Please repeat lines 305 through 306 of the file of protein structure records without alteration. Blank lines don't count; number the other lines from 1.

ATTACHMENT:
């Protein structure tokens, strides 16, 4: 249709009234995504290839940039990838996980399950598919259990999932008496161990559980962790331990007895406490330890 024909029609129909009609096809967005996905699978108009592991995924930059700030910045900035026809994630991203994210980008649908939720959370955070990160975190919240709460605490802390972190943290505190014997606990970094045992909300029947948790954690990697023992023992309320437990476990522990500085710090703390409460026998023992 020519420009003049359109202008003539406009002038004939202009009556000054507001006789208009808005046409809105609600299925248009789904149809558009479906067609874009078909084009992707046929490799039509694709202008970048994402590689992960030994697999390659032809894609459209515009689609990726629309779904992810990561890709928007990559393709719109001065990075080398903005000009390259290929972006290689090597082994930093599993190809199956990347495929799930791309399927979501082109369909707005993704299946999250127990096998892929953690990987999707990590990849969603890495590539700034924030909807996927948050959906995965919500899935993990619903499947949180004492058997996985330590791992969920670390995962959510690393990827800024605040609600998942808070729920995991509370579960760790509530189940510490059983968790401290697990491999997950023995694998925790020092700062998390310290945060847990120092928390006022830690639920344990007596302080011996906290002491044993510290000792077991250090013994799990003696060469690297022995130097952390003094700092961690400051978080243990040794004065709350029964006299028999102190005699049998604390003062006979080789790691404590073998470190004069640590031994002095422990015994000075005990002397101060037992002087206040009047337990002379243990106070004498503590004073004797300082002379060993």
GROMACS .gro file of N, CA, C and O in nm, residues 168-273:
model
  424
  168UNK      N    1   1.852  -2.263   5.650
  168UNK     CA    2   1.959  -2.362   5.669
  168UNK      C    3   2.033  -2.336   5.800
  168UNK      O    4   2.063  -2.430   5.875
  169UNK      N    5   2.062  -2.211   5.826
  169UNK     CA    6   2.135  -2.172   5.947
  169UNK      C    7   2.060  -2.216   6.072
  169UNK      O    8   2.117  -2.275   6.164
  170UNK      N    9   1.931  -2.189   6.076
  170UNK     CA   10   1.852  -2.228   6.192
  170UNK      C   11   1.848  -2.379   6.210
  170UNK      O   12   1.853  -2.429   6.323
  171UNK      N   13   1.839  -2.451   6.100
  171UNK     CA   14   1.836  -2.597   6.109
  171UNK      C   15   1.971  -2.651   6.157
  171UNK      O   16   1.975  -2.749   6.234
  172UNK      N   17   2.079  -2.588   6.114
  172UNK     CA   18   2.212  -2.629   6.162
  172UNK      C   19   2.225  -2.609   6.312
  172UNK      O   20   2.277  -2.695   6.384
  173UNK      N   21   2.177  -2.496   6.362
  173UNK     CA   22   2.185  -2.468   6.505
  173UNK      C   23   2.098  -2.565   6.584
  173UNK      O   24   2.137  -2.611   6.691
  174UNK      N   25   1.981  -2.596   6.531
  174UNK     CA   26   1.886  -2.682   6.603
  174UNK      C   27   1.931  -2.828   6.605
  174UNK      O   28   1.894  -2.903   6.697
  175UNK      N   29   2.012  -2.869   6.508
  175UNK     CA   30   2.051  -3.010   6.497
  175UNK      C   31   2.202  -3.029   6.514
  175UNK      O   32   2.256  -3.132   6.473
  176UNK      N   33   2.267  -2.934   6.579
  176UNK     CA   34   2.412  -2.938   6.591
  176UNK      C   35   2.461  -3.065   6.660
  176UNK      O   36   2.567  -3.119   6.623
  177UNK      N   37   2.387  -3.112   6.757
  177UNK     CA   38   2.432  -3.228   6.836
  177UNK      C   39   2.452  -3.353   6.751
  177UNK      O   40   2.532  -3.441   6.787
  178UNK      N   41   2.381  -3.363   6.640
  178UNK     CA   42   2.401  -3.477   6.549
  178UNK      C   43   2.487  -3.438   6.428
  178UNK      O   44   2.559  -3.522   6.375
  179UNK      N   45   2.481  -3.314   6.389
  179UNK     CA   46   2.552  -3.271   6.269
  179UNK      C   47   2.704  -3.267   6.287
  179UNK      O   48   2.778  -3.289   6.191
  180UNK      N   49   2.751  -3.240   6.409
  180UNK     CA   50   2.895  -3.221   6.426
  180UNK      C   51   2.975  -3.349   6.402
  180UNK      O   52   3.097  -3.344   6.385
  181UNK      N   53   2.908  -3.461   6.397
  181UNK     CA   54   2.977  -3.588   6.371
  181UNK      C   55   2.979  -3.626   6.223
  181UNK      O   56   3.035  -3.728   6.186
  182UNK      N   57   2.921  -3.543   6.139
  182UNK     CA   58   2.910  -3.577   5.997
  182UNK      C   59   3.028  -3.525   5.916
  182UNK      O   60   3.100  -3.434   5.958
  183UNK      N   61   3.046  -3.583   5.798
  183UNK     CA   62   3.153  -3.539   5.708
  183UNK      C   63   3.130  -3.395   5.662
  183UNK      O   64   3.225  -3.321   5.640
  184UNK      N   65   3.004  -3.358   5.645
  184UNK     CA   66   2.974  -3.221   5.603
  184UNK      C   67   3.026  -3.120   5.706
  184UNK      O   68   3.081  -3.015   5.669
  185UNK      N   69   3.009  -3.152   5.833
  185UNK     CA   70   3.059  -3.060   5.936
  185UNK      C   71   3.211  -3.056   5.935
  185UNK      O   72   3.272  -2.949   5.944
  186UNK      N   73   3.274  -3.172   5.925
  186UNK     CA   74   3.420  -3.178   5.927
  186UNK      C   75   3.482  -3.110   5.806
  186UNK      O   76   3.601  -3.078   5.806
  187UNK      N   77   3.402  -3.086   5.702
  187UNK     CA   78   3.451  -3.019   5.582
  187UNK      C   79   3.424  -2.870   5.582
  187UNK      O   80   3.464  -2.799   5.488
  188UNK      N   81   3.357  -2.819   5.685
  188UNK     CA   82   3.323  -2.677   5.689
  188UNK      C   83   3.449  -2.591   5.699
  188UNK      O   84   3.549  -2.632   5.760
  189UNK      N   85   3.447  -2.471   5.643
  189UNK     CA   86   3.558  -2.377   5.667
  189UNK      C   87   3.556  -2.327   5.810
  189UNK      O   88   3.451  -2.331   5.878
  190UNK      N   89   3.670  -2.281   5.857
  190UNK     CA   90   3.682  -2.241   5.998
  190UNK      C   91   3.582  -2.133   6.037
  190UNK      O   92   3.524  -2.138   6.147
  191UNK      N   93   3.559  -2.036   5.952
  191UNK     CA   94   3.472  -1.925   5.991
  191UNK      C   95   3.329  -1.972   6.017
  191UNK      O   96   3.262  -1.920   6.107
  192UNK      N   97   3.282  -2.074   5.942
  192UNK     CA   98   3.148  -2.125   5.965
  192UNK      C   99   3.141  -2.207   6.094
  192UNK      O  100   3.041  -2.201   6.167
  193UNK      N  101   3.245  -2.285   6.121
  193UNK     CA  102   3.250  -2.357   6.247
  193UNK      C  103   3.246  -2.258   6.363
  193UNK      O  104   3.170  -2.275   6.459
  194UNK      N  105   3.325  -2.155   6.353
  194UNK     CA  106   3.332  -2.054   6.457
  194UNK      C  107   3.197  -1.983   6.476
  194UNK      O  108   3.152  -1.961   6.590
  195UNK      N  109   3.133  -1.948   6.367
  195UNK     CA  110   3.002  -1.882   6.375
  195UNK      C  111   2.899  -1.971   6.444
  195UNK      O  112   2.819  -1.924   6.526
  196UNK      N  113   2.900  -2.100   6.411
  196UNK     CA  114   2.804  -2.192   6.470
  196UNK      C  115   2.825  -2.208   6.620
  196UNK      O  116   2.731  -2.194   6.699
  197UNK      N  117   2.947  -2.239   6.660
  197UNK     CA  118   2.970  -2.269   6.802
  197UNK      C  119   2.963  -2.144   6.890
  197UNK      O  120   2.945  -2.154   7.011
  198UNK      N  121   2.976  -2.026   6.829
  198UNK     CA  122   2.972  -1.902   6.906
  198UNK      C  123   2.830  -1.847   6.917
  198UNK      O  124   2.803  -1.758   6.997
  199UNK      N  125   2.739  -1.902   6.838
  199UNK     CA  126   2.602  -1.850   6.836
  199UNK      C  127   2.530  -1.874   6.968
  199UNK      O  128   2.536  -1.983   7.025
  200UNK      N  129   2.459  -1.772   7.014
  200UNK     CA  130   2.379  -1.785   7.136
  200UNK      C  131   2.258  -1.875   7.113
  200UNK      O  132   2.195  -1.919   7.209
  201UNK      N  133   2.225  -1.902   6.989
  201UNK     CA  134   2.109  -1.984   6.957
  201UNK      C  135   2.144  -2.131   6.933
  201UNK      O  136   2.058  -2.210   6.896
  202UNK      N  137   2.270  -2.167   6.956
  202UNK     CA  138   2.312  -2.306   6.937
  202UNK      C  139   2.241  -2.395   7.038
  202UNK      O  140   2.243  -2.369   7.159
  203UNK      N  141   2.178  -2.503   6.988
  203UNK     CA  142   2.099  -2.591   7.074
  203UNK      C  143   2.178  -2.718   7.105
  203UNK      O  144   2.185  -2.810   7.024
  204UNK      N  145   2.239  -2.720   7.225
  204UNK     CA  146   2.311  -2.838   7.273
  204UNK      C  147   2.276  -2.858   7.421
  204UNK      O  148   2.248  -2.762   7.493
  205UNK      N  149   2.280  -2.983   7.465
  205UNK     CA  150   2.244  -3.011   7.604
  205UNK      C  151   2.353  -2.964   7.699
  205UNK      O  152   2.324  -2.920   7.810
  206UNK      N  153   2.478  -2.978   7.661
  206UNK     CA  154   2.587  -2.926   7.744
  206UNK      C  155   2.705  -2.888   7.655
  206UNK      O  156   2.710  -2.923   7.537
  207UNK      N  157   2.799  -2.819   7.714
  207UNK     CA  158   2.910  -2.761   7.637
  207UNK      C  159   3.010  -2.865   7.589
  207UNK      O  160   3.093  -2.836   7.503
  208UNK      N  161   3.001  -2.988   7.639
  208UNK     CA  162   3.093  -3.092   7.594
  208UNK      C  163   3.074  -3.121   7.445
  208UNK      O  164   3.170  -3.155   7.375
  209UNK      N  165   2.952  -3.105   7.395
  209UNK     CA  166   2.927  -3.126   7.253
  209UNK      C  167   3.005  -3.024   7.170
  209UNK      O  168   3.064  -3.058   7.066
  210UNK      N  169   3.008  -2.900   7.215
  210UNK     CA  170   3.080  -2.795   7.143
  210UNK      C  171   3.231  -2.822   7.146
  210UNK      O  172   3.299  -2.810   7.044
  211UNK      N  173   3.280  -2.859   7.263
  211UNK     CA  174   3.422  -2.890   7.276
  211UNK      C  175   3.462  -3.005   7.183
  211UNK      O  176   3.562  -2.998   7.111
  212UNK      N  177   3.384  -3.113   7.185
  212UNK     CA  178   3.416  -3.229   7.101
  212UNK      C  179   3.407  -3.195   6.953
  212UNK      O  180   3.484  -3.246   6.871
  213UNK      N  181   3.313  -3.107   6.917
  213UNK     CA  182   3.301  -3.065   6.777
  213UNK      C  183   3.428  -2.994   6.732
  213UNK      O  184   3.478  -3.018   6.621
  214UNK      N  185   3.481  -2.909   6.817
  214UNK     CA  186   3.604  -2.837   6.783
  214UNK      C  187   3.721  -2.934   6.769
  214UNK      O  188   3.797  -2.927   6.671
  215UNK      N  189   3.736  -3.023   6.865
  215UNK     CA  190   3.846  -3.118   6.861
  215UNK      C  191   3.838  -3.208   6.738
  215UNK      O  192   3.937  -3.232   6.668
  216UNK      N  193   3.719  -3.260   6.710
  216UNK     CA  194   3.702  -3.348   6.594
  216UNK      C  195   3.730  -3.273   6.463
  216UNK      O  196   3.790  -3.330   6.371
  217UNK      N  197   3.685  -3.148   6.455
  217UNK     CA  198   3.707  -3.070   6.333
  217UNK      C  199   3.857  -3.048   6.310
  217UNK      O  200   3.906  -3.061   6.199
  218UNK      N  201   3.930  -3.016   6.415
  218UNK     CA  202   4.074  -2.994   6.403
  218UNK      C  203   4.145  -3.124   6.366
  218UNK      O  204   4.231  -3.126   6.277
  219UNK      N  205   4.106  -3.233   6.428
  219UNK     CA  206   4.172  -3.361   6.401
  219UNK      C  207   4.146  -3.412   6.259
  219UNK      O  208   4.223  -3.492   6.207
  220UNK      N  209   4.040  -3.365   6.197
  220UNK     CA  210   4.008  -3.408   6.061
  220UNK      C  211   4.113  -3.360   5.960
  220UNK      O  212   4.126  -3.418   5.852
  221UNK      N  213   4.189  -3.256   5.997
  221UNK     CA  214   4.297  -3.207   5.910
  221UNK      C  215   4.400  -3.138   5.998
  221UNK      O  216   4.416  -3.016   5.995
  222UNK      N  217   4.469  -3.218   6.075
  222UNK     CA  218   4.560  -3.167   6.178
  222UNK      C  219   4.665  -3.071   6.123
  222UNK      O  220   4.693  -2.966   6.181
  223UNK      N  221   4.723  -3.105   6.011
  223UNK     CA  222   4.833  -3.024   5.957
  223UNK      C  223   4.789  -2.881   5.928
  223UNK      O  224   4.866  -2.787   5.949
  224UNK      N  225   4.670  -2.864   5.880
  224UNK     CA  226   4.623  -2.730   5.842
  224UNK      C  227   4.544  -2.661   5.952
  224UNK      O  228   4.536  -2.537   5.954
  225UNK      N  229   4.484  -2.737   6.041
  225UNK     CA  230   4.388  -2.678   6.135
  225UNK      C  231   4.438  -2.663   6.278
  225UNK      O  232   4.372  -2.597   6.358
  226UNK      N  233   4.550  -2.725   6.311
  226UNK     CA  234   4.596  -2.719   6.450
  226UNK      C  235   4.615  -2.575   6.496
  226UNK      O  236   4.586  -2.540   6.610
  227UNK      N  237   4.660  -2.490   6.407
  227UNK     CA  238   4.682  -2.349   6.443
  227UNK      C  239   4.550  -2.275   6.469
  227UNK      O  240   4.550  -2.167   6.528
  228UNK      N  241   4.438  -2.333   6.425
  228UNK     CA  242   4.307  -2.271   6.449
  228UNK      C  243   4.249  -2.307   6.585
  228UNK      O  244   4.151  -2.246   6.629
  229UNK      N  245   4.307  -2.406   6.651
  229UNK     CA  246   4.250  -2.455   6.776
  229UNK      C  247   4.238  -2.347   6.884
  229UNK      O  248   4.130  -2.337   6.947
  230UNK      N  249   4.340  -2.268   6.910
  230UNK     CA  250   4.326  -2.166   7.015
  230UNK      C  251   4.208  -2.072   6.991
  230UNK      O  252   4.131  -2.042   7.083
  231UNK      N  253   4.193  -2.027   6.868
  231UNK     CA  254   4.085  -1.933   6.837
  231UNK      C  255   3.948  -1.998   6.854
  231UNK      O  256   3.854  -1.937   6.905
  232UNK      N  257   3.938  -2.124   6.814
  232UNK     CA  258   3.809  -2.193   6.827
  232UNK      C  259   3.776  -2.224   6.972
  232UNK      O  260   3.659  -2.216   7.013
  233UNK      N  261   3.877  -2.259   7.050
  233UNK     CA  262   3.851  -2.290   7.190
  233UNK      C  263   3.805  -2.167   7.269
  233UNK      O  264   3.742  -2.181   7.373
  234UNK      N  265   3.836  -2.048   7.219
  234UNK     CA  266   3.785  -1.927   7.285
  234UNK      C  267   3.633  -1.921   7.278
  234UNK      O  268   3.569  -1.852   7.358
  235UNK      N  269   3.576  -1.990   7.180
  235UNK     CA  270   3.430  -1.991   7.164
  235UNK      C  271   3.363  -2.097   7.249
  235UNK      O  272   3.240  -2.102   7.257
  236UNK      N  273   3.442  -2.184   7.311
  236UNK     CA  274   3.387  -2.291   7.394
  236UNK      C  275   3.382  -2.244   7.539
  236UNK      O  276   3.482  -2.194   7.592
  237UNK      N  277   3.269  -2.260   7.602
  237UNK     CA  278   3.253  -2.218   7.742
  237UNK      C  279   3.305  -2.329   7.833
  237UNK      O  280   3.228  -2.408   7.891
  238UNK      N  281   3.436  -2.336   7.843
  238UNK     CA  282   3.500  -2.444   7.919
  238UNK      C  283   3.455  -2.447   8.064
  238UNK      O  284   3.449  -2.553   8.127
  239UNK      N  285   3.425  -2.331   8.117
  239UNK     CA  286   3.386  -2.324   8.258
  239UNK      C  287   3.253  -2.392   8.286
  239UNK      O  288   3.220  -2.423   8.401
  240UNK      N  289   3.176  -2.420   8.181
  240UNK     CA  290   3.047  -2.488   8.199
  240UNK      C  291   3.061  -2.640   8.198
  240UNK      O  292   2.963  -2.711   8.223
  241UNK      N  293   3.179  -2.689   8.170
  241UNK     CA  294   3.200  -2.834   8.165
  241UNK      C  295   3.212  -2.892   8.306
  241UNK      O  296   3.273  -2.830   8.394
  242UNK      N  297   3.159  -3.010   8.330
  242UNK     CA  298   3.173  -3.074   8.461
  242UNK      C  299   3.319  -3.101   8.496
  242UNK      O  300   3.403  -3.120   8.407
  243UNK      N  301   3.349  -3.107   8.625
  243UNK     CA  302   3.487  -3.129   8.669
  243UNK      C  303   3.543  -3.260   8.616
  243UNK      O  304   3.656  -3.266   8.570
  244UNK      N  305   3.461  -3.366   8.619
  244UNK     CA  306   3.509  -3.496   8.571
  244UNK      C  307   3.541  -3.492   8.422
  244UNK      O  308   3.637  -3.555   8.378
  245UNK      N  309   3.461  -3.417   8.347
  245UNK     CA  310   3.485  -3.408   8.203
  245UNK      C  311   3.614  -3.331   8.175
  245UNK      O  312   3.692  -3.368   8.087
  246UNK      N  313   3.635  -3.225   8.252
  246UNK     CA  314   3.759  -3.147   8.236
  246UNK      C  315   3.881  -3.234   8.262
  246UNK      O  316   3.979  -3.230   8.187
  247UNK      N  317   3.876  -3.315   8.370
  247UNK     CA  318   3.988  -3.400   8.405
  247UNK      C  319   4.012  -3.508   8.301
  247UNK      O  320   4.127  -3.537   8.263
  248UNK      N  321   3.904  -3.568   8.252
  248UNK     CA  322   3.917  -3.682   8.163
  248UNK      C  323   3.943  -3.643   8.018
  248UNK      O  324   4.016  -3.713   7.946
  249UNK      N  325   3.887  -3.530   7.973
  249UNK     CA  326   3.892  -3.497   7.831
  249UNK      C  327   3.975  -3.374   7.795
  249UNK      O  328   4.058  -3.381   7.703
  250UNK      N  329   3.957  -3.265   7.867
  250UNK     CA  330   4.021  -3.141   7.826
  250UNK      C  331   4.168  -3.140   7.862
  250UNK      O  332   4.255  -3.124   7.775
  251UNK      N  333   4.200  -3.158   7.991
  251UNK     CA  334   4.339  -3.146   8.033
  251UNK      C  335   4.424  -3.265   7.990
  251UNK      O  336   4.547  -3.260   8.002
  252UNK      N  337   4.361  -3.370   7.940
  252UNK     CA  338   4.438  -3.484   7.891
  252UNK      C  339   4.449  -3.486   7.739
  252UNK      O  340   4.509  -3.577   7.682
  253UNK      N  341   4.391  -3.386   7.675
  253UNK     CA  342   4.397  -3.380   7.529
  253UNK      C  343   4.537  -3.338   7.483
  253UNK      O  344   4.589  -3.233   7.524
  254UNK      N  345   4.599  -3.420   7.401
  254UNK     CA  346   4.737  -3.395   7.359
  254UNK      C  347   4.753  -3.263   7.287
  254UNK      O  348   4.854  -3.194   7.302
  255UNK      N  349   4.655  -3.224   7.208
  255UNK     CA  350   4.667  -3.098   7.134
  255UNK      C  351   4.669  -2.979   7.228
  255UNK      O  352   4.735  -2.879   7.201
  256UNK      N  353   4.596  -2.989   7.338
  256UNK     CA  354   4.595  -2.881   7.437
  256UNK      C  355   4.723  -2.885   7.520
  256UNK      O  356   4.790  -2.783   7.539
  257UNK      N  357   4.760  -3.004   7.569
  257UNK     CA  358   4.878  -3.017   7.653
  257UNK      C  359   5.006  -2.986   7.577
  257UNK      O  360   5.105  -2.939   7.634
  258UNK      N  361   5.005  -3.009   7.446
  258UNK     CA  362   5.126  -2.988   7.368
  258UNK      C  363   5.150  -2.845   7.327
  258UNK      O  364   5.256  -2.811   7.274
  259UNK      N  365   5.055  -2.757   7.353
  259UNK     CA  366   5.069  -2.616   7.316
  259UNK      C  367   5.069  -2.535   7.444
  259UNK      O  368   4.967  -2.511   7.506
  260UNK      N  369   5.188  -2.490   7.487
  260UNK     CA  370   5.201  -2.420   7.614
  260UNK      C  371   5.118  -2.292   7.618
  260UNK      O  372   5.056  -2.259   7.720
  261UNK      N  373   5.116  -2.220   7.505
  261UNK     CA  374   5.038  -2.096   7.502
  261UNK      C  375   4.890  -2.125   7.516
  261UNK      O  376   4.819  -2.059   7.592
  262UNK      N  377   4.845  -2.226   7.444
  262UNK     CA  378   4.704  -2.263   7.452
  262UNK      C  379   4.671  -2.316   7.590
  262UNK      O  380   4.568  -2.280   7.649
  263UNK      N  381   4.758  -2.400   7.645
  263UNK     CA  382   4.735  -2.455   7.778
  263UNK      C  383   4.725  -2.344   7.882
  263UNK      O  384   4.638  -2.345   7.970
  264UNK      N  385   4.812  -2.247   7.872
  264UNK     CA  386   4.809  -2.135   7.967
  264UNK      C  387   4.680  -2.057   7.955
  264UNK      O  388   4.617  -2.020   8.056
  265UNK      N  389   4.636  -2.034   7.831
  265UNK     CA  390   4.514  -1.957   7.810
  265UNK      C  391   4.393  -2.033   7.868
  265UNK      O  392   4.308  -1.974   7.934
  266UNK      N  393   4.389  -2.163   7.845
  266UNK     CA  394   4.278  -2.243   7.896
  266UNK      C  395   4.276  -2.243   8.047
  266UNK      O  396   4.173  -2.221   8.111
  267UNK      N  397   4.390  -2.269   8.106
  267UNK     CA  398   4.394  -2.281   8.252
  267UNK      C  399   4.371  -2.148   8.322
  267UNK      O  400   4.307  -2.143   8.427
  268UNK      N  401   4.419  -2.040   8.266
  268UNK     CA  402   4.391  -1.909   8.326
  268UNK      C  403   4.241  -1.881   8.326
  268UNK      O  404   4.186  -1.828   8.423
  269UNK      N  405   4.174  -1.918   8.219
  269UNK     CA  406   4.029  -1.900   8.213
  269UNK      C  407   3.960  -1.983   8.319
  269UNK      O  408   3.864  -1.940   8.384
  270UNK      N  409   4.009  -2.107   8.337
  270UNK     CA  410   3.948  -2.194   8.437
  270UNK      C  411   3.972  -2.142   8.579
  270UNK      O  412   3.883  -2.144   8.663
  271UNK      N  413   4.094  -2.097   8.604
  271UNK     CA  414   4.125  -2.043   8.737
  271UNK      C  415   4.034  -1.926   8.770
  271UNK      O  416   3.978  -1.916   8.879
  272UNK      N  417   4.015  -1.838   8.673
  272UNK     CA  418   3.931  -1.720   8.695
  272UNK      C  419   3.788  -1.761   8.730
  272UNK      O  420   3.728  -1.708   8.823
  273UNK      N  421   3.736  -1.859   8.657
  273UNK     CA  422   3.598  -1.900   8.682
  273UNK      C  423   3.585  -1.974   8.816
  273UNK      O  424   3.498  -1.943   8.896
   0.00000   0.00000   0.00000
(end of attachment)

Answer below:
  243UNK      N  301   3.349  -3.107   8.625
  243UNK     CA  302   3.487  -3.129   8.669